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U.K. rolls out the Oxford-AstraZeneca vaccine

U.K. rolls out the Oxford-AstraZeneca vaccine

January 4, 2021: The U.K. has started rolling out the Oxford-AstraZeneca COVID-19 vaccine developed by AstraZeneca and the University of Oxford, marking another step in its battle against the coronavirus pandemic.

The country’s National Health Service (NHS) is the first in the world to deploy the jab after it was approved for use in the U.K. by the Medicines and Healthcare products Regulatory Agency (MHRA) last week.

The NHS said 82-year-old Brian Pinker was the first person in the world to receive the jab Monday morning.

The Oxford-AstraZeneca vaccine’s approval is seen as a boon in the race against Covid-19 as it is cheaper than alternatives created by Pfizer and BioNTech, and Moderna.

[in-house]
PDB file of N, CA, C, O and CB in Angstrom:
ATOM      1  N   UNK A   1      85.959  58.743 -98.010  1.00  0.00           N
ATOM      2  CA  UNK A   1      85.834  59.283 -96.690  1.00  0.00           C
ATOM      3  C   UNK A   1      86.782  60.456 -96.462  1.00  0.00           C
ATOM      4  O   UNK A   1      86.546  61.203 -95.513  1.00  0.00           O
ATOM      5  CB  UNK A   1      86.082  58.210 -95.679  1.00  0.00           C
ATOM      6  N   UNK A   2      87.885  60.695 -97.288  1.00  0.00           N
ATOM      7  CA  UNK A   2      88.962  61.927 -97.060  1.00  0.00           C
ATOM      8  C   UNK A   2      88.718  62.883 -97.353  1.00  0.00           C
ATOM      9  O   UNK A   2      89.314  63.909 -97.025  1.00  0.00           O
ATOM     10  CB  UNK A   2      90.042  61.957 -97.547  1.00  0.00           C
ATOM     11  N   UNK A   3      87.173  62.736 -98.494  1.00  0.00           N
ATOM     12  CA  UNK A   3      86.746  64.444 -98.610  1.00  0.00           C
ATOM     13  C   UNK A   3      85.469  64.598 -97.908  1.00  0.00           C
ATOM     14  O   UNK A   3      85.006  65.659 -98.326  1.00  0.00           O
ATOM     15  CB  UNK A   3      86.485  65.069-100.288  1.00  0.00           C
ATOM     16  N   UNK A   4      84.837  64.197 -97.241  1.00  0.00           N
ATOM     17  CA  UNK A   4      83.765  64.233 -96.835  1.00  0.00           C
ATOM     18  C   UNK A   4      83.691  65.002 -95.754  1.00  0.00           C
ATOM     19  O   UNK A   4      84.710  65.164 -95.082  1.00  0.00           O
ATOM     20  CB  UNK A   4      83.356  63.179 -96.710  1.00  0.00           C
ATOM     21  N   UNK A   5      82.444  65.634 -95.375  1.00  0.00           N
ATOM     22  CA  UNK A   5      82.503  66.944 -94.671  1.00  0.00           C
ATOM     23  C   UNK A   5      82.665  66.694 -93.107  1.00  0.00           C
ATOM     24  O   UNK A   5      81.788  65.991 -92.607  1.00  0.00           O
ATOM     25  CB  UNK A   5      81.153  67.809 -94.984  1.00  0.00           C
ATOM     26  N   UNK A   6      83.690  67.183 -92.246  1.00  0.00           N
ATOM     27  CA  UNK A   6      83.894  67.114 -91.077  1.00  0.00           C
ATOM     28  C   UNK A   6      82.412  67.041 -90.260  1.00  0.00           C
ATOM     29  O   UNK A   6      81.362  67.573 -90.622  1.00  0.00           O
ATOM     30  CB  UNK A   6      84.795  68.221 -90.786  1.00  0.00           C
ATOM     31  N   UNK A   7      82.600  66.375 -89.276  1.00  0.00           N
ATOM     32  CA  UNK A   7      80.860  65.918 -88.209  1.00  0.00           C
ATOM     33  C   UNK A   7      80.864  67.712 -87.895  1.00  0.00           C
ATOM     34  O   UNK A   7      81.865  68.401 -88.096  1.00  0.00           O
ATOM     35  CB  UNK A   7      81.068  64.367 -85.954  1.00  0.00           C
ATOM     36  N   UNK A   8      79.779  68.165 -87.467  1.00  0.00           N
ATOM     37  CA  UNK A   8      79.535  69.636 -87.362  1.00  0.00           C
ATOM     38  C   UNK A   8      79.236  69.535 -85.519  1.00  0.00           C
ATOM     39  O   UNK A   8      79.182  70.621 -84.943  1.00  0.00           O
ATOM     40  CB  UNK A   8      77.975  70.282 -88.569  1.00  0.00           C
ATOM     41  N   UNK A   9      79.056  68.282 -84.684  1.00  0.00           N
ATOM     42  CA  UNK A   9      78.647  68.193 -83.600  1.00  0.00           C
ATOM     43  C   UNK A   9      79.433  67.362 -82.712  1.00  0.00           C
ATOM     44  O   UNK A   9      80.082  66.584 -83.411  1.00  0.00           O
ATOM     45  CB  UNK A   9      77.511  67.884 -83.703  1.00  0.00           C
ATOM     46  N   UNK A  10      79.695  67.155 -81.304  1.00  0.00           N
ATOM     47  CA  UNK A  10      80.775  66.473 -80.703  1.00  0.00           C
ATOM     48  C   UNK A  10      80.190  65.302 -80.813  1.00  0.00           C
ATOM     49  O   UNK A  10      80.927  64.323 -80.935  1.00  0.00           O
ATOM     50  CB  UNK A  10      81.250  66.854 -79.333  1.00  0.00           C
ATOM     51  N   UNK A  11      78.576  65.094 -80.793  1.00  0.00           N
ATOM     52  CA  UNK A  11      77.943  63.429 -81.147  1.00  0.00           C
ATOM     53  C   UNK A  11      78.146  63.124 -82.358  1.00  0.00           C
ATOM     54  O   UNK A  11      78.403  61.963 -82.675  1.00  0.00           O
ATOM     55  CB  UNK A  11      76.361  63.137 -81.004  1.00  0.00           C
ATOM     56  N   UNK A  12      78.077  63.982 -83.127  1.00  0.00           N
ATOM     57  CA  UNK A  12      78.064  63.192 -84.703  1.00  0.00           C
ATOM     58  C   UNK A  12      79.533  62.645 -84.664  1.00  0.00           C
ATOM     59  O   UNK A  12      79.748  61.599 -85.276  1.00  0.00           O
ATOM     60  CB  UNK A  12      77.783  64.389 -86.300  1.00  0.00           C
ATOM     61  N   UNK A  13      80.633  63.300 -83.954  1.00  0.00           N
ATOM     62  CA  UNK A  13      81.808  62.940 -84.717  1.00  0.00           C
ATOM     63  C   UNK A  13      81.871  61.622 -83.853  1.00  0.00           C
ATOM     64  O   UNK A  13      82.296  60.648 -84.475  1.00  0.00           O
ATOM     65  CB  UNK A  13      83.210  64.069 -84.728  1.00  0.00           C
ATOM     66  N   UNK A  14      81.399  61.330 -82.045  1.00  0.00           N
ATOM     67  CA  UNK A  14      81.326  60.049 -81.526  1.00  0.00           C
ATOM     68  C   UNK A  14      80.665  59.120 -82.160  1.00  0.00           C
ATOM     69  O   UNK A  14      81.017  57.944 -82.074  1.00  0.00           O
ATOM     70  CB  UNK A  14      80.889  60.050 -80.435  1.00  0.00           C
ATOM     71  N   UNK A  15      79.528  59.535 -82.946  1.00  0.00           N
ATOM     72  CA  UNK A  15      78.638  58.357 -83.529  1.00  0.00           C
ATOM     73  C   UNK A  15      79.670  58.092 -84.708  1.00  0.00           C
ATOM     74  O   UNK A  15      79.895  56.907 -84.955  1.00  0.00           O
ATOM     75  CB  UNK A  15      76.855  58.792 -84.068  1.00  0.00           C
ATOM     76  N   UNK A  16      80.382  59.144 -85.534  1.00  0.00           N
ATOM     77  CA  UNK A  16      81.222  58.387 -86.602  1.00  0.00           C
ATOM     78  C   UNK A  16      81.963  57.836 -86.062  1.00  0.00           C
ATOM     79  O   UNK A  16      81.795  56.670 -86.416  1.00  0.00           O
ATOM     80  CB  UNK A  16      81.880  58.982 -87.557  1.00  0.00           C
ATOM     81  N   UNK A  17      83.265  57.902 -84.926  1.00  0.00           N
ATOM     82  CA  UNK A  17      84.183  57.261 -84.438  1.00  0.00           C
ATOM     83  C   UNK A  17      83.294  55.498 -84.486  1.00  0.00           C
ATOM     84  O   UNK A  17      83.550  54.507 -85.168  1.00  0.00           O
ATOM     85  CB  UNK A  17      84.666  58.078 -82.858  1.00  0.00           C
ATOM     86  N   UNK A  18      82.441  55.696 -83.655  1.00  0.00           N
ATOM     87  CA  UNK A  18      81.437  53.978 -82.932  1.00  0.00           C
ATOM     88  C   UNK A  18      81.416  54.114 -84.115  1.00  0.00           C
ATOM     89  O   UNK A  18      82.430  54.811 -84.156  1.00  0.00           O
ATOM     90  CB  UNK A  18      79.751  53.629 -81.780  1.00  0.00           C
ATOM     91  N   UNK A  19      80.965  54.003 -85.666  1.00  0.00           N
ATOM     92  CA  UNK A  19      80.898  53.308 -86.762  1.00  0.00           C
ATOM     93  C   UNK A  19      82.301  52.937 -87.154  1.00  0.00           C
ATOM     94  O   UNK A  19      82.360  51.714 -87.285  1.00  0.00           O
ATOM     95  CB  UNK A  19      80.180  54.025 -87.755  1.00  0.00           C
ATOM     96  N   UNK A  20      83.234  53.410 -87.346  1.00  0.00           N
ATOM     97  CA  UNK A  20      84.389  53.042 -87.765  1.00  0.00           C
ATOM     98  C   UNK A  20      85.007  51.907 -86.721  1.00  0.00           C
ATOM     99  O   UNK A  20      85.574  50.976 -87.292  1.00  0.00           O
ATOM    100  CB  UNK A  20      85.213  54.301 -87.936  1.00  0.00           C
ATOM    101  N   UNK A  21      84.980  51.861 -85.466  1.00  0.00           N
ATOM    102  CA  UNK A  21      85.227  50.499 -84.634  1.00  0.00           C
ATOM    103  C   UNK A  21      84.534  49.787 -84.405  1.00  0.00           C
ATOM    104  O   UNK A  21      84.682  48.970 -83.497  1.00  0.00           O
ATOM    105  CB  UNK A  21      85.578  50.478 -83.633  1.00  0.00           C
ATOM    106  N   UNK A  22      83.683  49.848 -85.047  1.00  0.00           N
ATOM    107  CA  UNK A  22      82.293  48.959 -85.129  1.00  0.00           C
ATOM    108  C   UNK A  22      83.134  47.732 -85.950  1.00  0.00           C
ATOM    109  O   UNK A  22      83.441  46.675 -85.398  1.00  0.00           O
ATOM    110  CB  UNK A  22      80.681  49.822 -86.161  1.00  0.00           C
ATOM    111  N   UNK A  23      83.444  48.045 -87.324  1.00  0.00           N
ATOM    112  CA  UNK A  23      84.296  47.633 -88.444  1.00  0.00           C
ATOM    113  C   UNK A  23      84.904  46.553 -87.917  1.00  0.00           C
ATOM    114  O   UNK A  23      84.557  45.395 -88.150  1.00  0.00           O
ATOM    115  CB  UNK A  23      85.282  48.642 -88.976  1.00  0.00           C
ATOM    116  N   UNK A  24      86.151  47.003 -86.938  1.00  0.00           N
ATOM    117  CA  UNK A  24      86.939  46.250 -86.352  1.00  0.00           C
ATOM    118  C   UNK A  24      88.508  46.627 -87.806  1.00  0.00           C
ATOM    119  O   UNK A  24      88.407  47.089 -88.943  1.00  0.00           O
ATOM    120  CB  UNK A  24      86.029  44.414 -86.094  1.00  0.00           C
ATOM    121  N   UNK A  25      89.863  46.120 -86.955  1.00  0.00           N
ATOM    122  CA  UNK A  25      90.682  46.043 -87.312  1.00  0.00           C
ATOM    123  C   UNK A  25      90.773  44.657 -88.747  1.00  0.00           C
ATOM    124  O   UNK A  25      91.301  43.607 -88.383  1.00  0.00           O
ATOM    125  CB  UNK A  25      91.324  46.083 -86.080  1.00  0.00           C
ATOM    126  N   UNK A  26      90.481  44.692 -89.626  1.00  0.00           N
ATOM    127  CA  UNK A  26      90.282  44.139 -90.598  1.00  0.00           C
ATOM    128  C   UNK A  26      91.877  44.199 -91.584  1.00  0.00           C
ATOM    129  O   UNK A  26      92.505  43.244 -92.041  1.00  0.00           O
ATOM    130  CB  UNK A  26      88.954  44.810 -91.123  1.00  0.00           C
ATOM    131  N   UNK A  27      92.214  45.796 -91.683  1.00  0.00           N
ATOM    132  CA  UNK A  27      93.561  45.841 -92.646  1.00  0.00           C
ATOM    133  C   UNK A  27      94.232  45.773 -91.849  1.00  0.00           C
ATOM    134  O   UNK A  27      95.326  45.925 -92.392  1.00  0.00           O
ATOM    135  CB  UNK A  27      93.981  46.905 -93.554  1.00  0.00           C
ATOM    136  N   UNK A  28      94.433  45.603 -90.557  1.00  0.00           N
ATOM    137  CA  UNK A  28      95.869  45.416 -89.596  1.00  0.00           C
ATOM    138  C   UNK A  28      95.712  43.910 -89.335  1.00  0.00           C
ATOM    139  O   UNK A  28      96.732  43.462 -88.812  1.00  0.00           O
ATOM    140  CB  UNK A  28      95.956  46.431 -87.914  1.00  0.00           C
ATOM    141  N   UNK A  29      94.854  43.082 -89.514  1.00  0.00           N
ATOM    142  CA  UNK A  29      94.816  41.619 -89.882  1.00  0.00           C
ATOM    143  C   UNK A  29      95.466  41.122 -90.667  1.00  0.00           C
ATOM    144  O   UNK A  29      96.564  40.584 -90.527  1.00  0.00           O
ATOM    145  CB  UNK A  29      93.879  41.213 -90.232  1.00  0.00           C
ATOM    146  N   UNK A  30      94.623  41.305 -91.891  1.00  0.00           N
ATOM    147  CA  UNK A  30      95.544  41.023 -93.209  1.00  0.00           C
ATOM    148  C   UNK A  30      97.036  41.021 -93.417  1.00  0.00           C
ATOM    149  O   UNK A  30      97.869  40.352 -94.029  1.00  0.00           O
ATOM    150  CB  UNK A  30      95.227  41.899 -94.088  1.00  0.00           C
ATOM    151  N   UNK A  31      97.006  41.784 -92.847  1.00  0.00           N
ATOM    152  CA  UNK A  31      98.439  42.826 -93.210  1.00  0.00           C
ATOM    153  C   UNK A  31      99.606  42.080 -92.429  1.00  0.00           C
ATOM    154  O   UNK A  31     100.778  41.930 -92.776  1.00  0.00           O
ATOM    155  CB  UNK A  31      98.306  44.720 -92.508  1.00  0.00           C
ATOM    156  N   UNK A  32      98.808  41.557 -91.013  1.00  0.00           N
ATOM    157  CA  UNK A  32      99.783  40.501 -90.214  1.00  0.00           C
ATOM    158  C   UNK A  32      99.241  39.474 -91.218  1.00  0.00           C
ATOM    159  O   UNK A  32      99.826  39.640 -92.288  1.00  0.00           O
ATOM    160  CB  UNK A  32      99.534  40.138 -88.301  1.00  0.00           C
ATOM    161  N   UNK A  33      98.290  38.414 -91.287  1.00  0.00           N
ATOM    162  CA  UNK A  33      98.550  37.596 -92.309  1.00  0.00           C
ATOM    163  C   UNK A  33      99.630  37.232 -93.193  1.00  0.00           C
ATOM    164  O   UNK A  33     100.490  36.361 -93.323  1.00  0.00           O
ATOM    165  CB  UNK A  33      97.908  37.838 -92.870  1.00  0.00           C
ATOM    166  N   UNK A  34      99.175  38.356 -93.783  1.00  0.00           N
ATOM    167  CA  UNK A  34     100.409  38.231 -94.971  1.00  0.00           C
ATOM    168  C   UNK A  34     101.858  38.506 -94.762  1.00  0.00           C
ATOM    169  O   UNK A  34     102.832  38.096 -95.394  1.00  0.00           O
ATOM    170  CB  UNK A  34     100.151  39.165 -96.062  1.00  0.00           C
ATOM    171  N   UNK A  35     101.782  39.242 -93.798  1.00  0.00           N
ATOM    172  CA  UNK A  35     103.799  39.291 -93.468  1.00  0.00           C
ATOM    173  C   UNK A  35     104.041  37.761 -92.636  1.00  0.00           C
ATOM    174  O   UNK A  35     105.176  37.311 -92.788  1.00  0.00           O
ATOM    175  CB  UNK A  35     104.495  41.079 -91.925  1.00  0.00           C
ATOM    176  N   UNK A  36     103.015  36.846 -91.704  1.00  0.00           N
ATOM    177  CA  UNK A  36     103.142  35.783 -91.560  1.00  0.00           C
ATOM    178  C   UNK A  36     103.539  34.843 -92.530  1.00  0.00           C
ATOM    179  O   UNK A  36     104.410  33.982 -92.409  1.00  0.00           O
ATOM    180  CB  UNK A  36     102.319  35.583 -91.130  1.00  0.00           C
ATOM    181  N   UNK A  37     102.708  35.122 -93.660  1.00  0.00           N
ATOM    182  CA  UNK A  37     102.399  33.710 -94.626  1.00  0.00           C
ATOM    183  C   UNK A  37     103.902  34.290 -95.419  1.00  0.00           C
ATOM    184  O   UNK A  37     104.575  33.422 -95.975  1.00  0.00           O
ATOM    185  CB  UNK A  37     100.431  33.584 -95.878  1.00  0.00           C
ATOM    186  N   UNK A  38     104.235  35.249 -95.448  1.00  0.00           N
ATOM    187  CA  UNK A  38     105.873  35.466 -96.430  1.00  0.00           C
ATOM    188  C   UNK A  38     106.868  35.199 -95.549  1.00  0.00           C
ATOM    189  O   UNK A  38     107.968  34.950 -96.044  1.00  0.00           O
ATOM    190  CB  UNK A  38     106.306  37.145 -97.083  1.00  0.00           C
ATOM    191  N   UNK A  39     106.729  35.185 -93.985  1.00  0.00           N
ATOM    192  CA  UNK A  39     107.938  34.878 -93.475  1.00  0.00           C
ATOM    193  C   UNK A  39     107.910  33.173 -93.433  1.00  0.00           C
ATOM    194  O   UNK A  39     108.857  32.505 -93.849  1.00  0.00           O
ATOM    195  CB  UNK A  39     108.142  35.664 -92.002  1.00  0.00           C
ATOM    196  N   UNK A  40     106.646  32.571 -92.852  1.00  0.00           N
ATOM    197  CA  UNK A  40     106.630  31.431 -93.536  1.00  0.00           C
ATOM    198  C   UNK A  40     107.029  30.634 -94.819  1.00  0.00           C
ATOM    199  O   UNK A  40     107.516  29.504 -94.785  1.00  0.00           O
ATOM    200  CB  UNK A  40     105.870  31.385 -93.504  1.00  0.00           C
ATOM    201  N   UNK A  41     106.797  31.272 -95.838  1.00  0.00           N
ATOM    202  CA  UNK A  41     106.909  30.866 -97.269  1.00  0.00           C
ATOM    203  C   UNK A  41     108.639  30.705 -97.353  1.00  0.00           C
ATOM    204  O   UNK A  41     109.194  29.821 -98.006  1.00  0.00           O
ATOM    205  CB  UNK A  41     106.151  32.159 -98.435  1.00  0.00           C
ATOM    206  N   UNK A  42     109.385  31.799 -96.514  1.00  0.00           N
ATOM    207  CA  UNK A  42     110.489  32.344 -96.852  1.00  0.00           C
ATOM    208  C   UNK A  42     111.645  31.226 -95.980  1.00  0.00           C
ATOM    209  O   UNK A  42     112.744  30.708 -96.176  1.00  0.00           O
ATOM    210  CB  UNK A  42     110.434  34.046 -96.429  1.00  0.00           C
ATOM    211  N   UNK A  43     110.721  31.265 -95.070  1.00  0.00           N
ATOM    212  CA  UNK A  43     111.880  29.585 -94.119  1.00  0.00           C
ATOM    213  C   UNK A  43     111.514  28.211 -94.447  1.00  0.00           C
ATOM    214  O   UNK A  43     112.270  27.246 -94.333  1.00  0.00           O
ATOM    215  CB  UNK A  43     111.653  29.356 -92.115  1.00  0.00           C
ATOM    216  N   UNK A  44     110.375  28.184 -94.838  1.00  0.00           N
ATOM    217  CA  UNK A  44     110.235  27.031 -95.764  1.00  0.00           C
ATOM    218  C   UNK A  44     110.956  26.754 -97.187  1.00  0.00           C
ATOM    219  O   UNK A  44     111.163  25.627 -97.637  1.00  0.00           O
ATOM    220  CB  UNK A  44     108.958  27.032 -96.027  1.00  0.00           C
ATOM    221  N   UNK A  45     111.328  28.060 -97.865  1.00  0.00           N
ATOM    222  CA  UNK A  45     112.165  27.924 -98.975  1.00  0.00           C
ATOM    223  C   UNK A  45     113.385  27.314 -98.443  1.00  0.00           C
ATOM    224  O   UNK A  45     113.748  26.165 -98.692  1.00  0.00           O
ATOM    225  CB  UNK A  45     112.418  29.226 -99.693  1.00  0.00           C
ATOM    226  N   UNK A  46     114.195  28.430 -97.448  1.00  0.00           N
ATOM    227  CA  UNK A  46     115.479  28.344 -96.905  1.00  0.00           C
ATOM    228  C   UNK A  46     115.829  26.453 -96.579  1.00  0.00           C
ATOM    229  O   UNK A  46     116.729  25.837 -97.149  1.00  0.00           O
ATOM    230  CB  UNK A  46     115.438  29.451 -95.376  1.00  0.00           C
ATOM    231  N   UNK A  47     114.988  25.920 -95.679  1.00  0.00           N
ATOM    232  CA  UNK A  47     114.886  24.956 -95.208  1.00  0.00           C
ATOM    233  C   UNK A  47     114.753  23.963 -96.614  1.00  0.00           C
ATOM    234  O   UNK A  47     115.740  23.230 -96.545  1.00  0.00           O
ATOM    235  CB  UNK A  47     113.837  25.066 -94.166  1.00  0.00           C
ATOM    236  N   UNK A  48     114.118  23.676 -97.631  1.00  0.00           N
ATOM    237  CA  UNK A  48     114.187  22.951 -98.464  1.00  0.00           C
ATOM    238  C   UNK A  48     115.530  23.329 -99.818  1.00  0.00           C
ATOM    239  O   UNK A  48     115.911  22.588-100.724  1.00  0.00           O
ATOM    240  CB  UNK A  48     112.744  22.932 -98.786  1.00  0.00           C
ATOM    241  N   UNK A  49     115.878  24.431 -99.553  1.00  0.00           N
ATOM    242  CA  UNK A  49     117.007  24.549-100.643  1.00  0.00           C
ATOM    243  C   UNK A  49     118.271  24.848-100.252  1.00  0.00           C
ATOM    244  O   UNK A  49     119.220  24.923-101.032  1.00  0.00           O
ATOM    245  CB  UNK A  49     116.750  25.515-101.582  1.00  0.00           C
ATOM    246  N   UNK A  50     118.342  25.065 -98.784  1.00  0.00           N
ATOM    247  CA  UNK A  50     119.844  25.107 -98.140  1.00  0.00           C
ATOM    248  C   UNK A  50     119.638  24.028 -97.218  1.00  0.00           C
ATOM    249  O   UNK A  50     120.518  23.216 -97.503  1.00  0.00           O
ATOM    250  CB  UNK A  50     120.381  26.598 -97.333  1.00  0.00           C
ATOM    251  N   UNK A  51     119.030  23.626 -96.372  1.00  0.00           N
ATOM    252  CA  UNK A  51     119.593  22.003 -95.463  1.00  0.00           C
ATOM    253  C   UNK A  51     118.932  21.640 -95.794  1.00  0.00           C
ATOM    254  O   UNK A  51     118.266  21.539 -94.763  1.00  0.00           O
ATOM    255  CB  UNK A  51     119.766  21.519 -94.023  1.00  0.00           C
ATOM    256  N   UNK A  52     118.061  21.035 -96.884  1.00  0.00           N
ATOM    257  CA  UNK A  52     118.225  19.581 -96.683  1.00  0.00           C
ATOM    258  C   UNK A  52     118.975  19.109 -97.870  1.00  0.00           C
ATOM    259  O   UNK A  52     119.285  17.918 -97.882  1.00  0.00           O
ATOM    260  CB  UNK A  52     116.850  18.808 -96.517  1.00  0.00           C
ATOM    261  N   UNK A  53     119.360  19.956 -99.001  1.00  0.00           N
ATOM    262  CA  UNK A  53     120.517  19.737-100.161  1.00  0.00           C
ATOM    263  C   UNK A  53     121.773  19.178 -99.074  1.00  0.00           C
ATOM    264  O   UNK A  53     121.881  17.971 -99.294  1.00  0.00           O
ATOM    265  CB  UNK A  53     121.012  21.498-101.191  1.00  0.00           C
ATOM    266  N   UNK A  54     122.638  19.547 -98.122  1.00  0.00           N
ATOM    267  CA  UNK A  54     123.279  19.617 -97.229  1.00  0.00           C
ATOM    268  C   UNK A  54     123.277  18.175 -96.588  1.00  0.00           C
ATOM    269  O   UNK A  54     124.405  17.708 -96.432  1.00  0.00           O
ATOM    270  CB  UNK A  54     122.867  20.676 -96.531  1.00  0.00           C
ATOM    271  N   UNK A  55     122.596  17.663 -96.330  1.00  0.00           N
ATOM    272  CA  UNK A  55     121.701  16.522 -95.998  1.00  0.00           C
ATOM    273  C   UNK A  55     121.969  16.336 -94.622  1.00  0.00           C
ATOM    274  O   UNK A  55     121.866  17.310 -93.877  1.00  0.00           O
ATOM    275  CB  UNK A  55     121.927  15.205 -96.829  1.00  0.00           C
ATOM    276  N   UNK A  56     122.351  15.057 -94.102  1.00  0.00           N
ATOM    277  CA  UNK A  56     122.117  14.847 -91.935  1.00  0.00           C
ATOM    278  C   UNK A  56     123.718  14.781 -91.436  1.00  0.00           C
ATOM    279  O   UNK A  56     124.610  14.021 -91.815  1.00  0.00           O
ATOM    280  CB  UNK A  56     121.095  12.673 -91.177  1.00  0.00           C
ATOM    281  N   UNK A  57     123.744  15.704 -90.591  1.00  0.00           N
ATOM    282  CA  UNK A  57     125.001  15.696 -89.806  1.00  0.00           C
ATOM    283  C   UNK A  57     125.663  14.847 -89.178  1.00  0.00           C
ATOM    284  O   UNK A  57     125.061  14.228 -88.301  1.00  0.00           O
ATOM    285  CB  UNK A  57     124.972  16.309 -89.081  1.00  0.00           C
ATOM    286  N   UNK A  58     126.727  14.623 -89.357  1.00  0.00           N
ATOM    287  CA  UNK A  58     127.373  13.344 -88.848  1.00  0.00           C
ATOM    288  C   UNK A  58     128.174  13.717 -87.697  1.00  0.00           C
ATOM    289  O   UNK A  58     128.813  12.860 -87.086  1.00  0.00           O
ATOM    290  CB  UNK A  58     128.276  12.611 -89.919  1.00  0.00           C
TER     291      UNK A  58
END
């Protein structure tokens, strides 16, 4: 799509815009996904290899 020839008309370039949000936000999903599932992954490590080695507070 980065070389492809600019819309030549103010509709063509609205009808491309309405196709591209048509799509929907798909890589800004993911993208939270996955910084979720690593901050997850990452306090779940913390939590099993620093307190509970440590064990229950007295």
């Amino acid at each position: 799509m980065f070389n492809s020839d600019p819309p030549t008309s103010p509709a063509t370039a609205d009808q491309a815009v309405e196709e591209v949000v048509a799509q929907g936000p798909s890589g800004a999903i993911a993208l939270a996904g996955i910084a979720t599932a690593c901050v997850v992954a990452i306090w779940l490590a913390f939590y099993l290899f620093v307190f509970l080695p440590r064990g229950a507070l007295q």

Additionally, it can be stored, transported, and handled at normal refrigerated conditions for at least six months.

When the vaccine was approved last week, AstraZeneca said it aimed “to supply millions of doses in the first quarter” as part of its deal with the U.K. government to supply up to 100 million doses in total.

The Oxford-AstraZeneca vaccine adds to a Covid-19 immunization program already started by Britain in December when it began rolling out the two-dose Pfizer-BioNTech vaccine. According to the government, more than a million people in the U.K. have already been vaccinated with the Pfizer dose.

 It stated on Monday that more than 730 vaccination sites have been established across the U.K. and that hundreds more are opening this week once batches have been quality checked by the MHRA.

The Oxford-AstraZeneca dose will be rolled out to priority groups first, including care home residents and staff, people aged over 80, and health and care workers, then to the rest of the population in the order of age and risk, including those who are clinically extremely vulnerable.

Johns Hopkins University shows the U.K. has now recorded over 2.6 million cases of the virus and over 75,000 deaths to date.

U.K. Prime Minister Boris Johnson said that more restrictions on public life were likely as Covid-19 cases keep rising.

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